i.Phase I: Diagnosis and Analysis, which will:
"assess regional and continental policies, as well as institutional arrangements, soft issues, capacity building and physical infrastructure programmes; "Develop outlooks for the future and analyze the key challenges, based on the projected requirements.
ii.Phase II: Formulation of draft strategic framework including sector policies, infrastructure development programme, and implementation strategy and processes. These draft outputs will be developed by the sector study consultants in a consultative manner through a series of workshops with key stakeholders including AU specialized sector institutions; Regional Economic Communities in consultation with their constituent member states (particularly at regional level).
iii.Phase III: Summary and Recommendations: the finalisation of the strategic framework, infrastructure development programme, and implementation strategy and processes, shall be undertaken again in a consultative manner. The main purpose of this phase is to strengthen consensus and ownership of the outputs of the study to help ensure subsequent successful implementation.
iv.Phase IV: Adoption of the outputs by the appropriate policy structures, in accordance with the existing procedures of the African Union and NEPAD.
2.1.6 The PIDA study process will be intensively participatory, and the consultant will facilitate a consultative process involving the AUC, NEPAD Secretariat, RECs, AU Specialized institutions, and development partners to foster ownership and commitment to global partnership to ownership of and commitment to implement the various measures and programmes of the PIDA initiative. In this context the consultant will undertake large moderated E-dialogue with stakeholders on challenges and outlook on infrastructure sectors and the PIDA approach.
(i)Establish a strategic framework for the development of regional and continental infrastructure in four sectors (Energy, Transport, ICT, and Transboundary Water Resources), based on a long-term, social, and economic development vision, strategic objectives, and sector policies;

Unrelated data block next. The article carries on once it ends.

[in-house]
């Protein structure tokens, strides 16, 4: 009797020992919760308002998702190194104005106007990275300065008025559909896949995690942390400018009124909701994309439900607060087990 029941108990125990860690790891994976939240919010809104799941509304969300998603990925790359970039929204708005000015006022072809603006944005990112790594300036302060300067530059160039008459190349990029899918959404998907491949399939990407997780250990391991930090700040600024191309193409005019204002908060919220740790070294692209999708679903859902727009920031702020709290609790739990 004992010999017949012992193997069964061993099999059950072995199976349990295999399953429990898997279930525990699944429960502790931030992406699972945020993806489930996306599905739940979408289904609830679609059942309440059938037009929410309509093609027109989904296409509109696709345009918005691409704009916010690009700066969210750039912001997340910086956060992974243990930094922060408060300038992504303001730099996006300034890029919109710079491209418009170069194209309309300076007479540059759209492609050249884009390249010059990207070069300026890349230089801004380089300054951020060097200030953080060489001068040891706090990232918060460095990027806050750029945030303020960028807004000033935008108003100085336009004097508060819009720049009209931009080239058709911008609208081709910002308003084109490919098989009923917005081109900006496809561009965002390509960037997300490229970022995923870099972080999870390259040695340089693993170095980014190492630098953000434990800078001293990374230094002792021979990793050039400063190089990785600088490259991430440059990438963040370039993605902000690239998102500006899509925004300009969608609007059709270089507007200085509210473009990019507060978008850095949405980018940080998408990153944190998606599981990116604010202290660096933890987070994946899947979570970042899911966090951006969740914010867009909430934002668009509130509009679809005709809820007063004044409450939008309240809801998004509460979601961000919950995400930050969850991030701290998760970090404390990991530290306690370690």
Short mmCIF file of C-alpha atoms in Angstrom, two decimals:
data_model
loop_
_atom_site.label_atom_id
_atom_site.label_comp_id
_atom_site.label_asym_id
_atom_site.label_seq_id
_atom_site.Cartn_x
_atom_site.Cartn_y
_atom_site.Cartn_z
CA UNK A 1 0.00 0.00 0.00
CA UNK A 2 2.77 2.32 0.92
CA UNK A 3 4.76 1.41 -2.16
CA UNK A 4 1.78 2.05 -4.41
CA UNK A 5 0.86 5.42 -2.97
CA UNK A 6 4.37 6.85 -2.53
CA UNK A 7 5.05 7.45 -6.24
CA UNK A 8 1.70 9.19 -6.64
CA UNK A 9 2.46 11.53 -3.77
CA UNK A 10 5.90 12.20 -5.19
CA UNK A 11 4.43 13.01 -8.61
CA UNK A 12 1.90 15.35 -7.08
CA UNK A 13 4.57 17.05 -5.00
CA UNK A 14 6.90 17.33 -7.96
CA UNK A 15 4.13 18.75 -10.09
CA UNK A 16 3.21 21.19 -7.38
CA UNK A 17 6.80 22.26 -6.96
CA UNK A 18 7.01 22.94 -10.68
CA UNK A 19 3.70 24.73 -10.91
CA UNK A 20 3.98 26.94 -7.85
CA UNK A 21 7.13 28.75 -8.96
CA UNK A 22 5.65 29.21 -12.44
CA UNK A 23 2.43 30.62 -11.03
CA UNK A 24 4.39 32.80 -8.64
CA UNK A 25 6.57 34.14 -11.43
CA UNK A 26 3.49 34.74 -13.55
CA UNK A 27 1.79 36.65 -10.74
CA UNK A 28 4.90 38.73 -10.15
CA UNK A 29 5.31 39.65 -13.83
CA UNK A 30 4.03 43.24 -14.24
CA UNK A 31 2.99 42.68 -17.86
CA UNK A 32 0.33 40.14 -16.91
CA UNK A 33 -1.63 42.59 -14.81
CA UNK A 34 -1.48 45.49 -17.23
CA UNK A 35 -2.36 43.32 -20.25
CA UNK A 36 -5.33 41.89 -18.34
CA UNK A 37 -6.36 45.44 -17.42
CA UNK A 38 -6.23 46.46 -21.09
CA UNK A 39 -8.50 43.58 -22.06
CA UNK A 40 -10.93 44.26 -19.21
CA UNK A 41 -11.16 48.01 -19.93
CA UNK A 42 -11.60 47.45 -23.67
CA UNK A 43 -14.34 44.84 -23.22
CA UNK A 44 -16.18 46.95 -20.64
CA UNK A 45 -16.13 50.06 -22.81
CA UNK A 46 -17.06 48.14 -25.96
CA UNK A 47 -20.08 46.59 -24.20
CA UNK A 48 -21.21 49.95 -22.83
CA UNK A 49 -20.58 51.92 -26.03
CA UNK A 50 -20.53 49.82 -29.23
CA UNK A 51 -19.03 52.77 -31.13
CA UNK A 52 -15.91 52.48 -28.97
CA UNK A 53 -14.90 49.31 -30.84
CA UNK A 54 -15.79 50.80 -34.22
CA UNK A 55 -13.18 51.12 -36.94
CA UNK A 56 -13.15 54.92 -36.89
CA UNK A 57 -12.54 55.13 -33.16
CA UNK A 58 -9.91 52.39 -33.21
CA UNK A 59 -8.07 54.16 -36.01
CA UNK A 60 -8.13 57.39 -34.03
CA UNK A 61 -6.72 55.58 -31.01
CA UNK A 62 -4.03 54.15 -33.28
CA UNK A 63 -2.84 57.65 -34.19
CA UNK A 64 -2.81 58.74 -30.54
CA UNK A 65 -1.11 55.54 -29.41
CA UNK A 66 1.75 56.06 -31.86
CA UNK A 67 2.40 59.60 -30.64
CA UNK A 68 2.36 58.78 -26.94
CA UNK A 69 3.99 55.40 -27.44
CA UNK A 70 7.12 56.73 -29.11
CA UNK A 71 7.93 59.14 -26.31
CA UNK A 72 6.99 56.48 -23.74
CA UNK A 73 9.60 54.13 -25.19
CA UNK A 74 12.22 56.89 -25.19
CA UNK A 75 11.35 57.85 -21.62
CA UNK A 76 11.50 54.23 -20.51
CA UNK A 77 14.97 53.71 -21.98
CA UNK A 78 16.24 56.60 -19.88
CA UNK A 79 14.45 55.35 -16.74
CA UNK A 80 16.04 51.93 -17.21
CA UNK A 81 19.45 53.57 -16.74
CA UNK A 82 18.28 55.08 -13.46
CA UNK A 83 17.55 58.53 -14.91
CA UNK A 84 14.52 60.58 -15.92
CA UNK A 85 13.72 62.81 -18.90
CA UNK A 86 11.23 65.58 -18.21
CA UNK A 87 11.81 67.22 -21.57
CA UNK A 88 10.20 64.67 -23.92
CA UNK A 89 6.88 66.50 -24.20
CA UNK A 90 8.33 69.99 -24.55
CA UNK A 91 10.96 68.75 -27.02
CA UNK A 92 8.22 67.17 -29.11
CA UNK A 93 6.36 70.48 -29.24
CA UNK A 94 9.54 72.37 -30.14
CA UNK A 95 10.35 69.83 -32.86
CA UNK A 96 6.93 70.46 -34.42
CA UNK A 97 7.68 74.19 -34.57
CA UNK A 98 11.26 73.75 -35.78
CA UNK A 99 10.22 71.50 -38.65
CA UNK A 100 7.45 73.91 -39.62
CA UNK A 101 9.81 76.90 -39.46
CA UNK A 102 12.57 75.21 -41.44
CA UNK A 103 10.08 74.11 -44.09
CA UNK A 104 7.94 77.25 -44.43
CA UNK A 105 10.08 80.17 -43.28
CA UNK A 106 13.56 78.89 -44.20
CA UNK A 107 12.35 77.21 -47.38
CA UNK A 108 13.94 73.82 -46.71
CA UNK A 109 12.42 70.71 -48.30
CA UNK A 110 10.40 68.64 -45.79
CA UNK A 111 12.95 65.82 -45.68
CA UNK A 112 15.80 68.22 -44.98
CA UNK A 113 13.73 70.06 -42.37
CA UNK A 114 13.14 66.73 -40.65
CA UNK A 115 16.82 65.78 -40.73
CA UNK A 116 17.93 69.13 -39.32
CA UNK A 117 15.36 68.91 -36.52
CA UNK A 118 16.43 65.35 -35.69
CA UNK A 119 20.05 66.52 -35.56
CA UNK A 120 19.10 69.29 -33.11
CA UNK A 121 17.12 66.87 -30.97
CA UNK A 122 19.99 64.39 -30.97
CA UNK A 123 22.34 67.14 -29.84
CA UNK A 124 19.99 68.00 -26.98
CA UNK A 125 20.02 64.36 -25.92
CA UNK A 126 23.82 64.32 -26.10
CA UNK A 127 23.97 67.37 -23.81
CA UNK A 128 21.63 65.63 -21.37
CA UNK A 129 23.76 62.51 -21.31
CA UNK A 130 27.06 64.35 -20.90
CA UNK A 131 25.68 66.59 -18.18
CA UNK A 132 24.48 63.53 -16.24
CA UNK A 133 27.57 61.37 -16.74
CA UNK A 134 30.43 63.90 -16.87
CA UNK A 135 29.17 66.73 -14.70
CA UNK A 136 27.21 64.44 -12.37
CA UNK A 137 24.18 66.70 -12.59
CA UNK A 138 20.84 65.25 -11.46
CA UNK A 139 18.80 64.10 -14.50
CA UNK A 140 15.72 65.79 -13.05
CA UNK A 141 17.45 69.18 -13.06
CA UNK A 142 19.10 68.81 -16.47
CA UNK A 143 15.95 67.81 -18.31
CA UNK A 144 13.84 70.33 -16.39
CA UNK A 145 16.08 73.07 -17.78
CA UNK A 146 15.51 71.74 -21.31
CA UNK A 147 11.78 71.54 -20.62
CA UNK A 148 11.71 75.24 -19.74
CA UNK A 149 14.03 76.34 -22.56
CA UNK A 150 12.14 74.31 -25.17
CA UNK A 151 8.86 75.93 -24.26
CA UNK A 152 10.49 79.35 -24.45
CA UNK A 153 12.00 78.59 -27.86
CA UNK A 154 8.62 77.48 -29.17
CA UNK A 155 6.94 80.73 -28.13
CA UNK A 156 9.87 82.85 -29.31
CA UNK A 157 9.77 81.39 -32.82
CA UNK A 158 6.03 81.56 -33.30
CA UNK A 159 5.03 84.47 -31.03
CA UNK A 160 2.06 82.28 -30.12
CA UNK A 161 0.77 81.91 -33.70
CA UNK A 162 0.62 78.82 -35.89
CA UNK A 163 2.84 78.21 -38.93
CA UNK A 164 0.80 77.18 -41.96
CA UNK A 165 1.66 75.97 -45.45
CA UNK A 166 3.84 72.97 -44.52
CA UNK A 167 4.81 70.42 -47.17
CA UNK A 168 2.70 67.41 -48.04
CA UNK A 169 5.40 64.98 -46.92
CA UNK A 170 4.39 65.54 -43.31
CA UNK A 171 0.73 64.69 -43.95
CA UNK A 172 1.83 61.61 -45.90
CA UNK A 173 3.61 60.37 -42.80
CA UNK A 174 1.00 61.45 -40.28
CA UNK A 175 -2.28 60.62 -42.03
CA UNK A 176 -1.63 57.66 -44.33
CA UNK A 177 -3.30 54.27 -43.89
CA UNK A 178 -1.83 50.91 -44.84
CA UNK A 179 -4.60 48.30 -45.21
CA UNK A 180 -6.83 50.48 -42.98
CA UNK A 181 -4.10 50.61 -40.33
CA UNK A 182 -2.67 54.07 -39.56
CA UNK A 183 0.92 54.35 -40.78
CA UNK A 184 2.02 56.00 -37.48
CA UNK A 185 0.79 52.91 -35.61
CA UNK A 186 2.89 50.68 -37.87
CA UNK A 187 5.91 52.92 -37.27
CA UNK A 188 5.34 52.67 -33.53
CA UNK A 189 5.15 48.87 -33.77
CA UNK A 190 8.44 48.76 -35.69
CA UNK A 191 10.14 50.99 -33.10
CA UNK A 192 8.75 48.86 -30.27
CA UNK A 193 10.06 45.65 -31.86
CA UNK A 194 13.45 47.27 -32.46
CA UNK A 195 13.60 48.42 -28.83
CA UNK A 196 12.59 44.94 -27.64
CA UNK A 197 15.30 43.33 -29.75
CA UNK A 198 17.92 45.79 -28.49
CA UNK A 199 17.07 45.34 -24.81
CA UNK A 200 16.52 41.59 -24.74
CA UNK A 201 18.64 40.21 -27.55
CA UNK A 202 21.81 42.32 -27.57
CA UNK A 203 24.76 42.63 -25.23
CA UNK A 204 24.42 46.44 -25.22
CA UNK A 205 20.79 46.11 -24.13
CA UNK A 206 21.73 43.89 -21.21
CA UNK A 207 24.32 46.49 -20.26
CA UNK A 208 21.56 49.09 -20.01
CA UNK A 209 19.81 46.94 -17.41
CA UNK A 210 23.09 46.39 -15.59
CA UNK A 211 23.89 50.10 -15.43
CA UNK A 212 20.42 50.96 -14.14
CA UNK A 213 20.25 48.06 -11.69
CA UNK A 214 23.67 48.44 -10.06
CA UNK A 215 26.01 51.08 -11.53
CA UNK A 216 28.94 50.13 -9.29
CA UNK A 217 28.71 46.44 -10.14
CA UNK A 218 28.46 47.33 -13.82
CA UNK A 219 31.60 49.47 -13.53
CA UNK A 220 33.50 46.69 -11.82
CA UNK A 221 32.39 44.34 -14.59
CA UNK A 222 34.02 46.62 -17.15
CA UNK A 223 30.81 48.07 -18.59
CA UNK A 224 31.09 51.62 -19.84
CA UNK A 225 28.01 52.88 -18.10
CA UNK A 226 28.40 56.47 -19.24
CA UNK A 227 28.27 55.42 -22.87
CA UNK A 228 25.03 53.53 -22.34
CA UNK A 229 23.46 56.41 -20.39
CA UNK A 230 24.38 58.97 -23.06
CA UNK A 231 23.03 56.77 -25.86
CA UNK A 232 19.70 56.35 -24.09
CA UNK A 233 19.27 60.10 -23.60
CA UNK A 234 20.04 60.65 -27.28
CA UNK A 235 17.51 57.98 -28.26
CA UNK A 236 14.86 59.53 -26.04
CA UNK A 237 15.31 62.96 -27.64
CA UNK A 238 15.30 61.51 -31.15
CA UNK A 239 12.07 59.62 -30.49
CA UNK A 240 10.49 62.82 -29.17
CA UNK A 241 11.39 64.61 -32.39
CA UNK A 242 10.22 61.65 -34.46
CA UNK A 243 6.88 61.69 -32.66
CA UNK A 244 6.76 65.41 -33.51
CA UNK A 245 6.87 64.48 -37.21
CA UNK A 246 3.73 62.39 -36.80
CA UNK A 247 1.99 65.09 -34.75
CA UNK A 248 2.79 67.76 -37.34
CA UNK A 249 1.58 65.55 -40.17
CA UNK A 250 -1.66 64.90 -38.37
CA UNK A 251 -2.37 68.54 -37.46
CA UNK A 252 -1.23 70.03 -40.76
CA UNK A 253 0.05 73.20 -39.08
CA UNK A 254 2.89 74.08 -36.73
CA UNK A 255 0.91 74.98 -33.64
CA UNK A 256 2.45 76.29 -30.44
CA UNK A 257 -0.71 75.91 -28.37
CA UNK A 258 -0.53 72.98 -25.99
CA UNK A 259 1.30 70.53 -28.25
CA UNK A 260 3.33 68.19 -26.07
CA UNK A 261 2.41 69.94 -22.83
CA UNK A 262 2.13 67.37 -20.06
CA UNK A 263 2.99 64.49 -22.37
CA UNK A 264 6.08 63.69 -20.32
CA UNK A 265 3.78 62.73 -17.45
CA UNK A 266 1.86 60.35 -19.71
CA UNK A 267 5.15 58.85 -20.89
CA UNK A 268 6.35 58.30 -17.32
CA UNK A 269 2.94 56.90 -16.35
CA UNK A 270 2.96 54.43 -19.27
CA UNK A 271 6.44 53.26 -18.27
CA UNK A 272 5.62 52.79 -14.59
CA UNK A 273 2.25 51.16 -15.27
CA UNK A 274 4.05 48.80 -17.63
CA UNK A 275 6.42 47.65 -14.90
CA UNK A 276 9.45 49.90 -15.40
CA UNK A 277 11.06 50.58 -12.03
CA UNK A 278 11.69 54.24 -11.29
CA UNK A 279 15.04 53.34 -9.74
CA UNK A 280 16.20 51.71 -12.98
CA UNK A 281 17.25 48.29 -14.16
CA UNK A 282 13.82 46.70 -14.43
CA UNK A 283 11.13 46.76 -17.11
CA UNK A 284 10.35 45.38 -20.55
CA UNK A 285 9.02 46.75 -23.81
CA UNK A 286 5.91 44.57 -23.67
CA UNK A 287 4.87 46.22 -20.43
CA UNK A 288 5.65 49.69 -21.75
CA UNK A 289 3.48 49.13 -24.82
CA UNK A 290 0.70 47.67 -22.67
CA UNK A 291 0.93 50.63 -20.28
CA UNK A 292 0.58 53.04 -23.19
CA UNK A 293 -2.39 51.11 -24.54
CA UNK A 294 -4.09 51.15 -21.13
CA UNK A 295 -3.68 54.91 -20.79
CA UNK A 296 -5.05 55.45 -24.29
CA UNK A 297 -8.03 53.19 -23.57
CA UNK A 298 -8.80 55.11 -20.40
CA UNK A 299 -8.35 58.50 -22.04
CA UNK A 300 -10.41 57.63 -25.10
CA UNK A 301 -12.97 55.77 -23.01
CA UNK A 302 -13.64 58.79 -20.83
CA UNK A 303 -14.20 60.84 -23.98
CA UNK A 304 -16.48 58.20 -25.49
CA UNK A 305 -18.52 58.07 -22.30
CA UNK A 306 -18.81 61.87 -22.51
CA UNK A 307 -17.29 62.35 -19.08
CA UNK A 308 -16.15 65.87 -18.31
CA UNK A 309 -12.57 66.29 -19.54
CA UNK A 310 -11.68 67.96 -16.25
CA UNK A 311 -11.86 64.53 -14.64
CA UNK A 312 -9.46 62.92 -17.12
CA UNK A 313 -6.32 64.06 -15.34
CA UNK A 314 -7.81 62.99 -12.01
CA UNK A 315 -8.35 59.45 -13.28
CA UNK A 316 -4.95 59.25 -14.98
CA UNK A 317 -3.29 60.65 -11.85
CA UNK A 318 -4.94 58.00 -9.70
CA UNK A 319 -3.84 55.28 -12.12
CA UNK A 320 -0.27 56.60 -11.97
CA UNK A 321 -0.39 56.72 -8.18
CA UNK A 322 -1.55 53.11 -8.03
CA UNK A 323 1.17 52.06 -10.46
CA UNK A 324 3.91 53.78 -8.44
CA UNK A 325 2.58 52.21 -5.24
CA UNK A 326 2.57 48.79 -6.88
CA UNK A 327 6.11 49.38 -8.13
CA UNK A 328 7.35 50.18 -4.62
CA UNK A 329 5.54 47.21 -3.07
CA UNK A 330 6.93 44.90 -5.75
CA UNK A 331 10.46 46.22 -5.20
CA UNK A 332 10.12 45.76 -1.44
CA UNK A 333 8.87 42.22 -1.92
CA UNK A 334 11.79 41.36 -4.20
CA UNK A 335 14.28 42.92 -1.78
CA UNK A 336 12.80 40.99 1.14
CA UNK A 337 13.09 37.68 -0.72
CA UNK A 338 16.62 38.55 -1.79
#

(ii)Establish an infrastructure development programme articulated around priorities and short, medium, and long-term horizons; and
(iii)Prepare an implementation strategy and processes including, in particular, the improvement of institutional arrangements (such as regulatory and administrative processes); a Priority Action Plan; and financing options including measures for promoting, attracting and sustaining private sector participation in infrastructure development.
1.2 Rationale of the Studies
1.2.1 Infrastructure plays a key role in economic growth and poverty reduction. The lack of infrastructure (quantitatively, qualitatively, physically and in terms of services rendered) leads to increased production and transaction costs, which lessens the competitiveness of businesses, and therefore the possibility of implementing economic and social development policies. Furthermore, the business environment will be less conducive, making it less attractive for foreign direct investment. In a nutshell, inadequate infrastructure results in reduced service options and quality available to the population, particularly the most vulnerable segments. The potentials for increasing economic efficiency is even higher for regional infrastructure networks and services through shared production, management and operations as well as through hubs, transport corridors or poles and the economies of scale of such approach to infrastructure provision that will reduce transaction costs, increase productivity of African economies and intra-African trade.
1.2.2 The lack of infrastructure in Africa is widely recognized, with a .note produced by the ADB and the United Nations Economic Commission for Africa in 20061 summing up this deficit as below:
"Access to electricity for 30% of the population compared to rates ranging from 70 to 90% for other major geographical zones of the developing world (Asia, Central America and the Caribbean, Middle-East and Latin America); "Trans-boundary water resources constitute approximately 80% of Africa's freshwater resources, yet current levels of water withdrawal are low with 3.8% of water resources developed for water supply, irrigation and hydropower use, and with only about 18% of the irrigation potential being exploited; "Access to water and sanitation for 65% and 38% respectively of the population compared to rates of water access rates of 80 to 90% for the other geographical zones; "A telecommunications penetration rate of about 6% compared to an average of 40% for the other geographical zones, and a very low penetration rate for broadband services; "A road access rate of 34% compared to 50% for the other geographical zones "Freight cost equivalent to 10 - 25% of total value of imports in 2007 compared to global average of 5.5% in 2007.